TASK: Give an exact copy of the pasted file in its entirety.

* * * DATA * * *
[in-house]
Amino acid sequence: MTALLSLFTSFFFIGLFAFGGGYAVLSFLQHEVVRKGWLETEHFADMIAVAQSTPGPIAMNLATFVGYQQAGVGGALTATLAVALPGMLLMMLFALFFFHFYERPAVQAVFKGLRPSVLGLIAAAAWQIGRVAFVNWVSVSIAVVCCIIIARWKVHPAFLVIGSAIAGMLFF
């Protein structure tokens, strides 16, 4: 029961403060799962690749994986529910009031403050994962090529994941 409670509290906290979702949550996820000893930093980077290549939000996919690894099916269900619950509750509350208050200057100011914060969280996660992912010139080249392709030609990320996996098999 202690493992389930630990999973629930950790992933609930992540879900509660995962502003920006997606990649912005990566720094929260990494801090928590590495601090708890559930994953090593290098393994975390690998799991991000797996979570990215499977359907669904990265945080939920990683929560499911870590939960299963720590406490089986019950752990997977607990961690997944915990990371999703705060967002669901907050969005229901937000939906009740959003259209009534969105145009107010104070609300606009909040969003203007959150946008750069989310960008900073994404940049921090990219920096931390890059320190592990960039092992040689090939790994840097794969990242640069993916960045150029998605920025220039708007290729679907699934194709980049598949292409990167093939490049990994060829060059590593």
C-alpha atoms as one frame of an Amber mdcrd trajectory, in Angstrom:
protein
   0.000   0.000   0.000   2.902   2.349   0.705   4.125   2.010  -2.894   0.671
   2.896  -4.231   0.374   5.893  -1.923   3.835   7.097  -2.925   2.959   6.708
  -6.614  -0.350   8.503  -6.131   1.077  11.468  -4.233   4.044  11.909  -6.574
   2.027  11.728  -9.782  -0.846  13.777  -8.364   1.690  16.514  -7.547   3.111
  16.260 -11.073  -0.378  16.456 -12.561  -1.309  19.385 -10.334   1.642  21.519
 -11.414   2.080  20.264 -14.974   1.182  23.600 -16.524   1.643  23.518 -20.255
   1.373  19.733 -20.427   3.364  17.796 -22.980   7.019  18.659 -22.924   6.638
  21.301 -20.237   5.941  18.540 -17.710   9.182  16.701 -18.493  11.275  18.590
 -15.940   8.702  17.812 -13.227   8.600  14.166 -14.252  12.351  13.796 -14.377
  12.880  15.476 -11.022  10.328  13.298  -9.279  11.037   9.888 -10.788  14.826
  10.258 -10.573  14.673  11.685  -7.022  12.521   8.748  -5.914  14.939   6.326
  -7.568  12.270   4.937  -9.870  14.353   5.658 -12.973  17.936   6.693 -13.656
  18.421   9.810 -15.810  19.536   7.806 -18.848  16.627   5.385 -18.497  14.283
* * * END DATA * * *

[in-house]
Amino acid sequence: MTALLSLFTSFFFIGLFAFGGGYAVLSFLQHEVVRKGWLETEHFADMIAVAQSTPGPIAMNLATFVGYQQAGVGGALTATLAVALPGMLLMMLFALFFFHFYERPAVQAVFKGLRPSVLGLIAAAAWQIGRVAFVNWVSVSIAVVCCIIIARWKVHPAFLVIGSAIAGMLFF
């Protein structure tokens, strides 16, 4: 029961403060799962690749994986529910009031403050994962090529994941 409670509290906290979702949550996820000893930093980077290549939000996919690894099916269900619950509750509350208050200057100011914060969280996660992912010139080249392709030609990320996996098999 202690493992389930630990999973629930950790992933609930992540879900509660995962502003920006997606990649912005990566720094929260990494801090928590590495601090708890559930994953090593290098393994975390690998799991991000797996979570990215499977359907669904990265945080939920990683929560499911870590939960299963720590406490089986019950752990997977607990961690997944915990990371999703705060967002669901907050969005229901937000939906009740959003259209009534969105145009107010104070609300606009909040969003203007959150946008750069989310960008900073994404940049921090990219920096931390890059320190592990960039092992040689090939790994840097794969990242640069993916960045150029998605920025220039708007290729679907699934194709980049598949292409990167093939490049990994060829060059590593």
C-alpha atoms as one frame of an Amber mdcrd trajectory, in Angstrom:
protein
   0.000   0.000   0.000   2.902   2.349   0.705   4.125   2.010  -2.894   0.671
   2.896  -4.231   0.374   5.893  -1.923   3.835   7.097  -2.925   2.959   6.708
  -6.614  -0.350   8.503  -6.131   1.077  11.468  -4.233   4.044  11.909  -6.574
   2.027  11.728  -9.782  -0.846  13.777  -8.364   1.690  16.514  -7.547   3.111
  16.260 -11.073  -0.378  16.456 -12.561  -1.309  19.385 -10.334   1.642  21.519
 -11.414   2.080  20.264 -14.974   1.182  23.600 -16.524   1.643  23.518 -20.255
   1.373  19.733 -20.427   3.364  17.796 -22.980   7.019  18.659 -22.924   6.638
  21.301 -20.237   5.941  18.540 -17.710   9.182  16.701 -18.493  11.275  18.590
 -15.940   8.702  17.812 -13.227   8.600  14.166 -14.252  12.351  13.796 -14.377
  12.880  15.476 -11.022  10.328  13.298  -9.279  11.037   9.888 -10.788  14.826
  10.258 -10.573  14.673  11.685  -7.022  12.521   8.748  -5.914  14.939   6.326
  -7.568  12.270   4.937  -9.870  14.353   5.658 -12.973  17.936   6.693 -13.656
  18.421   9.810 -15.810  19.536   7.806 -18.848  16.627   5.385 -18.497  14.283